Why You Need to Maintain Accurate Fixed Asset Records

Capitalized fixed assets are assets that meet or exceed a defined value threshold and are depreciated in value over their useful life.

Asset depreciation is usually recorded each month. One common depreciation method is to calculate annual depreciation expense and then divide this figure by 12 to determine the monthly expense.

Accountants will post a debit to depreciation expense and a credit to accumulated depreciation. Accumulated depreciation is a contra account that nets against the corresponding asset account in the company’s balance sheet.

Reconciliation is a procedure whereby companies review all transactions within financial accounts such as depreciation. The typical method an accountant will use to review related fixed asset information is through an account summary from the general ledger and through verification to the physical asset by conducting a physical inventory.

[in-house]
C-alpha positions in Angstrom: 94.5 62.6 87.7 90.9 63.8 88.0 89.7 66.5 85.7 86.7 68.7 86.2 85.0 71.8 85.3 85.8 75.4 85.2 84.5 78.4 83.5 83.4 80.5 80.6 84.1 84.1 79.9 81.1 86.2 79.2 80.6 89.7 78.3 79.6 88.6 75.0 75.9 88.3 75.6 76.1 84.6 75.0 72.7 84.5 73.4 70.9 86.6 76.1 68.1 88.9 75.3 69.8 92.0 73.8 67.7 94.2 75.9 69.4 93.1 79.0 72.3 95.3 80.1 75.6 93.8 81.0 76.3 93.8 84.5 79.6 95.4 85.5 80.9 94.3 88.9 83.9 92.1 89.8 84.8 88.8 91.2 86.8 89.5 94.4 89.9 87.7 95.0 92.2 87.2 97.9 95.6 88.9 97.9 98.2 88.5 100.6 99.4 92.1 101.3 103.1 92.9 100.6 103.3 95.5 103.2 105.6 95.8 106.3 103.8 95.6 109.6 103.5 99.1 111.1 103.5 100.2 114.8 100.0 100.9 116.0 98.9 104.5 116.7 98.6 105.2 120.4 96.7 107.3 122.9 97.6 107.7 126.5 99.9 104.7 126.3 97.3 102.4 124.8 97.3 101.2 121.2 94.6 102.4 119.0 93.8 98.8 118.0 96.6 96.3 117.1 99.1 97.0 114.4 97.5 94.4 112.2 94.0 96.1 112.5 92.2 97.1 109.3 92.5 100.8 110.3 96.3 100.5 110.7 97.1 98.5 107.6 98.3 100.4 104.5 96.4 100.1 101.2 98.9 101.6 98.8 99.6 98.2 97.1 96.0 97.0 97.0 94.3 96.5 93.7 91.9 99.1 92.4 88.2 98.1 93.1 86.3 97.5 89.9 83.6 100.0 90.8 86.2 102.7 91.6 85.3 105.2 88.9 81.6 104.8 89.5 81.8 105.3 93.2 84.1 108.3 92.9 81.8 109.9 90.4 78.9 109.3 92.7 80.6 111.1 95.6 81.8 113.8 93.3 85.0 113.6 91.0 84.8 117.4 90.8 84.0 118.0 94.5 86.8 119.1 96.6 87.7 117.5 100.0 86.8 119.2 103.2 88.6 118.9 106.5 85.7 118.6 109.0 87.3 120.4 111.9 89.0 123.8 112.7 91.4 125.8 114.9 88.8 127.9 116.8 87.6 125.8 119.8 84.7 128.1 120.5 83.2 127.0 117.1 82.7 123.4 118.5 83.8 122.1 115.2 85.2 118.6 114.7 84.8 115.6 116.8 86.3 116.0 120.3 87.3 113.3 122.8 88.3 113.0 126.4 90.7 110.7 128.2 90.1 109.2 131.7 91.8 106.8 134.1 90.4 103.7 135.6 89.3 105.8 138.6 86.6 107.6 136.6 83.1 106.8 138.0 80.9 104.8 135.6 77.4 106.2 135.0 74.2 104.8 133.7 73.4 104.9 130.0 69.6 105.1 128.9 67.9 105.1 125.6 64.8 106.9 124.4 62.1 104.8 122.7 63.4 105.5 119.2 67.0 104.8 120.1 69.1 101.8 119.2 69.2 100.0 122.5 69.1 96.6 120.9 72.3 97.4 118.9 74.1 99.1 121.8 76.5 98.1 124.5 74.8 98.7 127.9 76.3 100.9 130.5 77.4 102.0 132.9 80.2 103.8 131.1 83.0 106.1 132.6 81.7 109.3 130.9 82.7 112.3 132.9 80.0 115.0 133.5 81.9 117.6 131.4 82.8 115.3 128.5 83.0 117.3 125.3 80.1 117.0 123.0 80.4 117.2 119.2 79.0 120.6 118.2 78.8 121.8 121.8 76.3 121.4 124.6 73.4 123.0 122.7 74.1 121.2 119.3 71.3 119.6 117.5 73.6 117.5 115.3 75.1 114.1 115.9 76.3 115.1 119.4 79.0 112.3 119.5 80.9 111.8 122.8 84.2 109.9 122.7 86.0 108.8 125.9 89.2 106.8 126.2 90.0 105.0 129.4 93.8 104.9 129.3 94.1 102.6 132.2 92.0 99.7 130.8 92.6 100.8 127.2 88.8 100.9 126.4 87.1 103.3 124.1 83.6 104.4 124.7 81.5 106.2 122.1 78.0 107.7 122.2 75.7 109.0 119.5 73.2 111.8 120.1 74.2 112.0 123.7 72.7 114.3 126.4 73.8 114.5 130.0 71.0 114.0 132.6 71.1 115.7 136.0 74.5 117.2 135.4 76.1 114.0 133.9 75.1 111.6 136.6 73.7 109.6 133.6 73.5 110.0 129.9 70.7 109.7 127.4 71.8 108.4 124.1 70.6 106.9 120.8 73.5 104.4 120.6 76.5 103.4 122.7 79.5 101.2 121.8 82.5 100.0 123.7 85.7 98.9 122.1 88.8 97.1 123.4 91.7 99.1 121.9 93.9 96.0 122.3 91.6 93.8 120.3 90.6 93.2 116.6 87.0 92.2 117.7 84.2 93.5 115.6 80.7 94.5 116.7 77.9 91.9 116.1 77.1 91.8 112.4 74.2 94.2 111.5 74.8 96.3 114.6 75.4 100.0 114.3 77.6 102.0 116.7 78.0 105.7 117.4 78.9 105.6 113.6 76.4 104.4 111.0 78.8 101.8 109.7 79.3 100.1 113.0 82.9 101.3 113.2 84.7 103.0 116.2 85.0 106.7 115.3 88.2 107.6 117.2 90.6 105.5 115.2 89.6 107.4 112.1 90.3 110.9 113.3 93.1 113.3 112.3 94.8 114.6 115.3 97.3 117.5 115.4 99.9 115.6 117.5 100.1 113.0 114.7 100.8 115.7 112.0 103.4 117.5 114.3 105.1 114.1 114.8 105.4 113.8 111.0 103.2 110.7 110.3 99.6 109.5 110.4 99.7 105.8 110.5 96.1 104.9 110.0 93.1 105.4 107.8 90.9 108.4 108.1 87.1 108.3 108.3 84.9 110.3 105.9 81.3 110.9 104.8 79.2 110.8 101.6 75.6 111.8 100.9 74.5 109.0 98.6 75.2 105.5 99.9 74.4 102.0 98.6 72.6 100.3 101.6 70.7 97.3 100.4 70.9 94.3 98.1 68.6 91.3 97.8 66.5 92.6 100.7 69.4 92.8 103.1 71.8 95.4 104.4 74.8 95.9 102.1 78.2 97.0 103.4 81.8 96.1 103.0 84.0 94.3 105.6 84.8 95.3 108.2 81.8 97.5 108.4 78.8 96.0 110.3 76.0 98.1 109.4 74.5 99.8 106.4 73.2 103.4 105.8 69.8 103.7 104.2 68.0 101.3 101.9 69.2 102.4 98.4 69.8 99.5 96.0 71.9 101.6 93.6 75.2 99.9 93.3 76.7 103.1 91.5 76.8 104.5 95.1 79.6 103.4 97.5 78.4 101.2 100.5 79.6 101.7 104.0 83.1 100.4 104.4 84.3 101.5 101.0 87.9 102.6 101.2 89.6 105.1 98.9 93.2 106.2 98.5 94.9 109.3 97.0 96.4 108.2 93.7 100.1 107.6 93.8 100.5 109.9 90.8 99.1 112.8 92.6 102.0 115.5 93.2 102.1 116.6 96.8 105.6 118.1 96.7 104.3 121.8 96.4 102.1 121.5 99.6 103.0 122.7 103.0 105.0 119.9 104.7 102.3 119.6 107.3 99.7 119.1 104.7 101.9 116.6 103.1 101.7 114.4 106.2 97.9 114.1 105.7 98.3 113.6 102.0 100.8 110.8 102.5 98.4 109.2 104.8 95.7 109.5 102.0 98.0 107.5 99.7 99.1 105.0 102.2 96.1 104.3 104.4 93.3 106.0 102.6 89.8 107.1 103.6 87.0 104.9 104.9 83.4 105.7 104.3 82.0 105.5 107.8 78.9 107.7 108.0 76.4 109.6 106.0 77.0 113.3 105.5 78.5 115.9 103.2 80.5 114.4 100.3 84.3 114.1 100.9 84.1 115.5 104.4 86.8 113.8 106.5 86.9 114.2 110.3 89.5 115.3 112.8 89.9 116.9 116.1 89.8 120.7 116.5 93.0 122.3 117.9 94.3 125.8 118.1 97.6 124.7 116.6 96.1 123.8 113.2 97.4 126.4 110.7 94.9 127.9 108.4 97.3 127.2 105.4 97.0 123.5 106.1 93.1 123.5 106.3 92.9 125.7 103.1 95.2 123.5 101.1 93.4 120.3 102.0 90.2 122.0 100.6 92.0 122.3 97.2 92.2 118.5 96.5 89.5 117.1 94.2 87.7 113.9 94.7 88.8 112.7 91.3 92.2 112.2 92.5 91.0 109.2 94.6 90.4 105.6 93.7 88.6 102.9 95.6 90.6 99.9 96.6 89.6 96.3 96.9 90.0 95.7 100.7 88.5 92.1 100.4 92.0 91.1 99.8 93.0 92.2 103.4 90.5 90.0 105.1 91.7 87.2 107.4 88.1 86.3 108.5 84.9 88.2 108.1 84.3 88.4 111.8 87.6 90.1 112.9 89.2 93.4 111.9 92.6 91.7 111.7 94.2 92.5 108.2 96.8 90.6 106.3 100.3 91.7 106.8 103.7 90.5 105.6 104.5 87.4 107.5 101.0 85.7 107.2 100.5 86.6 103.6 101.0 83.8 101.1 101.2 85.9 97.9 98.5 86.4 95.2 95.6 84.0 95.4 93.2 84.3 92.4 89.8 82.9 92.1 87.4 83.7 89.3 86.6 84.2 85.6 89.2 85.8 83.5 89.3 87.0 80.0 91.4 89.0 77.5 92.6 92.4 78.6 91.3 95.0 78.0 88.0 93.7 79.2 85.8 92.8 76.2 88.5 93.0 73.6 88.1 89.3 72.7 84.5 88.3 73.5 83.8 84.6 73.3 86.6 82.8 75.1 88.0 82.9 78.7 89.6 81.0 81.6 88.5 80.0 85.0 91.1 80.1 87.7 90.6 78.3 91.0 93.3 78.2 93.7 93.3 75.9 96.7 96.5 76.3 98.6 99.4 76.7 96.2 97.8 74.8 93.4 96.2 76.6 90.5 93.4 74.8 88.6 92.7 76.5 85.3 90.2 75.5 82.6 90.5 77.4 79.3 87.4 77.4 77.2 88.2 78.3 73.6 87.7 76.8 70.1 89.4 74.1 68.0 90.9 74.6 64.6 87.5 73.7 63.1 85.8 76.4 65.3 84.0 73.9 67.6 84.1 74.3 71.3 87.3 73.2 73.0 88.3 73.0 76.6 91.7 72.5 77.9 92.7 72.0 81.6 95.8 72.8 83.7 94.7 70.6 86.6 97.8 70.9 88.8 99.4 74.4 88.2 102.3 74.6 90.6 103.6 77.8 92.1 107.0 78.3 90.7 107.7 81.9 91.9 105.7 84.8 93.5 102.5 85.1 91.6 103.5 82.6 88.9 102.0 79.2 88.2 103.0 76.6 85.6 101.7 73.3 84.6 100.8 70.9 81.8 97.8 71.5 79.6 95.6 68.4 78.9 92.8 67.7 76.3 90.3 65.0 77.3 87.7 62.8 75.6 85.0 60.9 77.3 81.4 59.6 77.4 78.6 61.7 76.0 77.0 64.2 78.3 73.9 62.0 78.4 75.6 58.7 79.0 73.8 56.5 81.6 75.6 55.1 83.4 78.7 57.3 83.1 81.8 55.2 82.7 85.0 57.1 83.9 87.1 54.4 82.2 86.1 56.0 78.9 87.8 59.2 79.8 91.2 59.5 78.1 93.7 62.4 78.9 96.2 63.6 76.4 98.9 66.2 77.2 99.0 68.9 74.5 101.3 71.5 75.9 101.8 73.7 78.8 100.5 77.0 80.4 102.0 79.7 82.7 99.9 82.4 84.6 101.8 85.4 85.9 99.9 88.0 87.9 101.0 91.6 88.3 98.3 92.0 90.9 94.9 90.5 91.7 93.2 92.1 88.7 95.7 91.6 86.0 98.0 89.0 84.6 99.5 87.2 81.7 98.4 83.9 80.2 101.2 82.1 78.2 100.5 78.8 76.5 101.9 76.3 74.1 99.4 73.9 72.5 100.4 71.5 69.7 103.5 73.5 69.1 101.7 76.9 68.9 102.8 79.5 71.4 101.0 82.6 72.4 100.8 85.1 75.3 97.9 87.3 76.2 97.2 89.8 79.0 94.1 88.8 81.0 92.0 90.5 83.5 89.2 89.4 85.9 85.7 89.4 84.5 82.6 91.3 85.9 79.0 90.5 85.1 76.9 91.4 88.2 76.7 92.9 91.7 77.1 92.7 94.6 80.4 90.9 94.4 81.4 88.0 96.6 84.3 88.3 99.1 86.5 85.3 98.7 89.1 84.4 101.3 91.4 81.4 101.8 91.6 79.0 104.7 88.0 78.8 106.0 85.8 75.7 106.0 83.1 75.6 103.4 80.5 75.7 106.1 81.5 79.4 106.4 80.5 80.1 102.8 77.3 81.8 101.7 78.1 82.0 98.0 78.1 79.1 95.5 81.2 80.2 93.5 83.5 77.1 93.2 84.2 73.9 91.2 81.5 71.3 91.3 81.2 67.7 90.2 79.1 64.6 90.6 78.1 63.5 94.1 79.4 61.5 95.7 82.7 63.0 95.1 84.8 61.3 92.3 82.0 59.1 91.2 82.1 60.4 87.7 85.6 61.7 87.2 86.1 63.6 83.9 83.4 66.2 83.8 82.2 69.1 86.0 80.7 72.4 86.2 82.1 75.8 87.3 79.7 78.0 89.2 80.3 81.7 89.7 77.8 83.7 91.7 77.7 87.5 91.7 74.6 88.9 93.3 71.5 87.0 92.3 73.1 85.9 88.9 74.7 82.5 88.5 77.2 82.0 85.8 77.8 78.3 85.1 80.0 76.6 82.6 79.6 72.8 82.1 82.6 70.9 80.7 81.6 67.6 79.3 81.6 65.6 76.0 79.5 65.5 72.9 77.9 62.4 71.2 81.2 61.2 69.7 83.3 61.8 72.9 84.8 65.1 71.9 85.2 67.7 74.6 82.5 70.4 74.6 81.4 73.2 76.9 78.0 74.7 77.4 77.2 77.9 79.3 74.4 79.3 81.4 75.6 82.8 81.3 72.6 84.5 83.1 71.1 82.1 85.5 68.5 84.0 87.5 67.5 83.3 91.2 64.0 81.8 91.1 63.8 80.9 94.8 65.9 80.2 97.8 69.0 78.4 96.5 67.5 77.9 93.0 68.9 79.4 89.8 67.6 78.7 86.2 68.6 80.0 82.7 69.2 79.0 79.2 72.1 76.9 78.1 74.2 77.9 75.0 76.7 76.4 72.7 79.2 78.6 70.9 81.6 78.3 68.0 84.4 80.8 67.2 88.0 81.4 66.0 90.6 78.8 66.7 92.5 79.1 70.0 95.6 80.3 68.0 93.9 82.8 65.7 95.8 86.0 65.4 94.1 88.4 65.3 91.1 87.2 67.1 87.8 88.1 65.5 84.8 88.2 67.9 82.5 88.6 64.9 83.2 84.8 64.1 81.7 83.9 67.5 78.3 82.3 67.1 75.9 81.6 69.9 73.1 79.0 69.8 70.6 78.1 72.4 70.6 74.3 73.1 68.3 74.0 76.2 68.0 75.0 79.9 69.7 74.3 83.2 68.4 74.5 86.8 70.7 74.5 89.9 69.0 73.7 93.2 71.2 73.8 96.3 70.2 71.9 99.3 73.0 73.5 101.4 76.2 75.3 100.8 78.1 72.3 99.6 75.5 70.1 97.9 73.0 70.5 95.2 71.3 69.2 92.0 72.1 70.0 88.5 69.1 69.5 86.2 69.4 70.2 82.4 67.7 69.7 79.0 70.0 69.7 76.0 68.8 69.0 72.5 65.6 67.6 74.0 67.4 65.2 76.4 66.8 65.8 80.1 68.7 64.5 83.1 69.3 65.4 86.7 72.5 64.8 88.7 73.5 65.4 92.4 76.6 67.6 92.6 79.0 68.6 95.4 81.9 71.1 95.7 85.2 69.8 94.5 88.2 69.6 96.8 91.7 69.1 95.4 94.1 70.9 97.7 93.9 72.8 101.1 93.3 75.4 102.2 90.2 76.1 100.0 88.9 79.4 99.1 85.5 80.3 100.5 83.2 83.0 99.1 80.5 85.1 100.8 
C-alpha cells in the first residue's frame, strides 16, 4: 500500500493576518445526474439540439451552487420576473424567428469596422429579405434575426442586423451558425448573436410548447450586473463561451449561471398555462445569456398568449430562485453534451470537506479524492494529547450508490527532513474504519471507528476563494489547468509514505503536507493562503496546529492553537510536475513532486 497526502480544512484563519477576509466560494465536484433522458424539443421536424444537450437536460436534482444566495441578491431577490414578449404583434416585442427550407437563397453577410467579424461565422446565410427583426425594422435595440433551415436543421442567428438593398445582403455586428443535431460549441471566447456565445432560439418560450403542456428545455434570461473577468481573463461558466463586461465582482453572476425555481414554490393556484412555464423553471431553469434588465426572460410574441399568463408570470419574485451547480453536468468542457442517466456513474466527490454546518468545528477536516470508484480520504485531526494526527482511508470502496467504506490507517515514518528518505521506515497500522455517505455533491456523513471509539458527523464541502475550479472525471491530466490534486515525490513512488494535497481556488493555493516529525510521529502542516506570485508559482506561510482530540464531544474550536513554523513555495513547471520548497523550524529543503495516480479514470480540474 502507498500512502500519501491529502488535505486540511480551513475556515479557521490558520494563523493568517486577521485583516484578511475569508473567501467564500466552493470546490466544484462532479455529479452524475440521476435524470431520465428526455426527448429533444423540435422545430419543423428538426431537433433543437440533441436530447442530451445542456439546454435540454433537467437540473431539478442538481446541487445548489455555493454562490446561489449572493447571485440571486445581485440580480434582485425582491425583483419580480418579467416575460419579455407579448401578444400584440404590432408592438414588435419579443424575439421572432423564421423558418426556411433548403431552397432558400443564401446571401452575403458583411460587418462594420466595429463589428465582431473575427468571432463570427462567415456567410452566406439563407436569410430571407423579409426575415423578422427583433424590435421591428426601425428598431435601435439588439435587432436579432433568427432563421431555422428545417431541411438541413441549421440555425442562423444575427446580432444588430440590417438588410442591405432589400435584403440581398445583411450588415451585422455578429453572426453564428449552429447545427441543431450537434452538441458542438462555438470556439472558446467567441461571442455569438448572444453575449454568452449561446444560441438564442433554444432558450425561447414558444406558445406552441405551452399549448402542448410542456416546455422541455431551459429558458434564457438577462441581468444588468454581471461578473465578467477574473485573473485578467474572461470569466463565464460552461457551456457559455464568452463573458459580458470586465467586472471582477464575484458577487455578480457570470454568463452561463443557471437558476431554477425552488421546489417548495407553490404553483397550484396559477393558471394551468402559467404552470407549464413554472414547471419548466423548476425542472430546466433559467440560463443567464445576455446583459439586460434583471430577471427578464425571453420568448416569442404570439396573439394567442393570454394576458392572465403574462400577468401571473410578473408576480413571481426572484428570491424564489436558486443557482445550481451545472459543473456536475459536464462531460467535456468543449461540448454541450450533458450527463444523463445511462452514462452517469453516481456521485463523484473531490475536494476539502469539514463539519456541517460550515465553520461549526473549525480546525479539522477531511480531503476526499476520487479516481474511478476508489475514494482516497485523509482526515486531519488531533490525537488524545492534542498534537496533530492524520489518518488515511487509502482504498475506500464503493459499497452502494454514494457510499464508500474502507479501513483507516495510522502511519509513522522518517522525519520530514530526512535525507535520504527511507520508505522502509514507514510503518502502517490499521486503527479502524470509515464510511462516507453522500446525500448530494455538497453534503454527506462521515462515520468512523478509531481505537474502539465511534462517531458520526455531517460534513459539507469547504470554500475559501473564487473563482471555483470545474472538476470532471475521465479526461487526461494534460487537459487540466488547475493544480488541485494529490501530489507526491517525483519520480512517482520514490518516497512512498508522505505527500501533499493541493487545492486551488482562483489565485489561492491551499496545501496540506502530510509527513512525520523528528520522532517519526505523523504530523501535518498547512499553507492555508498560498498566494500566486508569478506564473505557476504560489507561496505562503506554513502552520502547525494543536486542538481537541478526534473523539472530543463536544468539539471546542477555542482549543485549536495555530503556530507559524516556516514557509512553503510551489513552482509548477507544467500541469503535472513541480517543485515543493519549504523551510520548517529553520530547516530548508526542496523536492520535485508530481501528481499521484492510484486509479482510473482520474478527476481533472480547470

Problems will occur if the company improperly recorded the asset’s cost or used an incorrect depreciation method for reducing asset’s values. Consequently, periodic audits are typically conducted of fixed asset and deprecation accounts.

Auditors will review fixed assets and relating depreciation to ensure the organization used proper accounting procedures to calculate depreciation. Because depreciation expense reduces a company’s net income each accounting period, misuse or mistakes with depreciation calculations can lead to invalid tax savings. Companies may face fines and penalties as a result.

Using an inappropriate depreciation method for several years can result in financial restatements, creating a difficult situation for a company when having to repay previous years’ taxes.

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